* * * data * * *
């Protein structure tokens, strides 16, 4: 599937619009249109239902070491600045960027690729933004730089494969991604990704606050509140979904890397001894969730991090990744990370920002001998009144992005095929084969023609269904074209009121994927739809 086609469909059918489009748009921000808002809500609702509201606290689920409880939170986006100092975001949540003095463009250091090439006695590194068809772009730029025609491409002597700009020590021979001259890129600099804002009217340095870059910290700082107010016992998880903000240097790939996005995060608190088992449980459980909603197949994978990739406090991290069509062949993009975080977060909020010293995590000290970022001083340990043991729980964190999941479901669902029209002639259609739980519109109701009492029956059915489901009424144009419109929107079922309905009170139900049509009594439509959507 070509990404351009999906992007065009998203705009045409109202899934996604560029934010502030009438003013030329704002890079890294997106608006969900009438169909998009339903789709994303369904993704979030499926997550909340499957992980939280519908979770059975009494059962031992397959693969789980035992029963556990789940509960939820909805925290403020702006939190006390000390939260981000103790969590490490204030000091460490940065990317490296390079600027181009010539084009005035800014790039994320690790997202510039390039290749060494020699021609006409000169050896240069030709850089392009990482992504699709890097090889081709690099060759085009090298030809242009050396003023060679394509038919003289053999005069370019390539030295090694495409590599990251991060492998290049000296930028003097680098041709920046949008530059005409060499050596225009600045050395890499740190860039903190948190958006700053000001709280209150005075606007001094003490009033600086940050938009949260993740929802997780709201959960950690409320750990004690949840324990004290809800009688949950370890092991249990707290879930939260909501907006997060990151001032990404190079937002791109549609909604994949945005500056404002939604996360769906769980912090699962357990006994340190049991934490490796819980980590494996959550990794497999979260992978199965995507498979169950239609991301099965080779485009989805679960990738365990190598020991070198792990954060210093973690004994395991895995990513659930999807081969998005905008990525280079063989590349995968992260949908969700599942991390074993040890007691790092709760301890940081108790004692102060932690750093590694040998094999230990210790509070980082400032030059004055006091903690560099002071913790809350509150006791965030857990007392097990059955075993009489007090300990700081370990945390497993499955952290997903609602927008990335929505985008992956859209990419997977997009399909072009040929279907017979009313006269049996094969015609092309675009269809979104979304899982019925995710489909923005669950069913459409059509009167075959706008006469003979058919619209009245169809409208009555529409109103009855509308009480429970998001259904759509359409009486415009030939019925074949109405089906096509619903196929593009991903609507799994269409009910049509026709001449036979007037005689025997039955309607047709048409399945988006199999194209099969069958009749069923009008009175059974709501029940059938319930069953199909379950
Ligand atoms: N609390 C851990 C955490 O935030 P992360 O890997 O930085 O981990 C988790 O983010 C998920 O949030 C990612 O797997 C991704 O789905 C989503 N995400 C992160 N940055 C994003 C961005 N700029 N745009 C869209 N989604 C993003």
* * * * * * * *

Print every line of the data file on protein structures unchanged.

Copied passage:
């Protein structure tokens, strides 16, 4: 599937619009249109239902070491600045960027690729933004730089494969991604990704606050509140979904890397001894969730991090990744990370920002001998009144992005095929084969023609269904074209009121994927739809 086609469909059918489009748009921000808002809500609702509201606290689920409880939170986006100092975001949540003095463009250091090439006695590194068809772009730029025609491409002597700009020590021979001259890129600099804002009217340095870059910290700082107010016992998880903000240097790939996005995060608190088992449980459980909603197949994978990739406090991290069509062949993009975080977060909020010293995590000290970022001083340990043991729980964190999941479901669902029209002639259609739980519109109701009492029956059915489901009424144009419109929107079922309905009170139900049509009594439509959507 070509990404351009999906992007065009998203705009045409109202899934996604560029934010502030009438003013030329704002890079890294997106608006969900009438169909998009339903789709994303369904993704979030499926997550909340499957992980939280519908979770059975009494059962031992397959693969789980035992029963556990789940509960939820909805925290403020702006939190006390000390939260981000103790969590490490204030000091460490940065990317490296390079600027181009010539084009005035800014790039994320690790997202510039390039290749060494020699021609006409000169050896240069030709850089392009990482992504699709890097090889081709690099060759085009090298030809242009050396003023060679394509038919003289053999005069370019390539030295090694495409590599990251991060492998290049000296930028003097680098041709920046949008530059005409060499050596225009600045050395890499740190860039903190948190958006700053000001709280209150005075606007001094003490009033600086940050938009949260993740929802997780709201959960950690409320750990004690949840324990004290809800009688949950370890092991249990707290879930939260909501907006997060990151001032990404190079937002791109549609909604994949945005500056404002939604996360769906769980912090699962357990006994340190049991934490490796819980980590494996959550990794497999979260992978199965995507498979169950239609991301099965080779485009989805679960990738365990190598020991070198792990954060210093973690004994395991895995990513659930999807081969998005905008990525280079063989590349995968992260949908969700599942991390074993040890007691790092709760301890940081108790004692102060932690750093590694040998094999230990210790509070980082400032030059004055006091903690560099002071913790809350509150006791965030857990007392097990059955075993009489007090300990700081370990945390497993499955952290997903609602927008990335929505985008992956859209990419997977997009399909072009040929279907017979009313006269049996094969015609092309675009269809979104979304899982019925995710489909923005669950069913459409059509009167075959706008006469003979058919619209009245169809409208009555529409109103009855509308009480429970998001259904759509359409009486415009030939019925074949109405089906096509619903196929593009991903609507799994269409009910049509026709001449036979007037005689025997039955309607047709048409399945988006199999194209099969069958009749069923009008009175059974709501029940059938319930069953199909379950
Ligand atoms: N609390 C851990 C955490 O935030 P992360 O890997 O930085 O981990 C988790 O983010 C998920 O949030 C990612 O797997 C991704 O789905 C989503 N995400 C992160 N940055 C994003 C961005 N700029 N745009 C869209 N989604 C993003």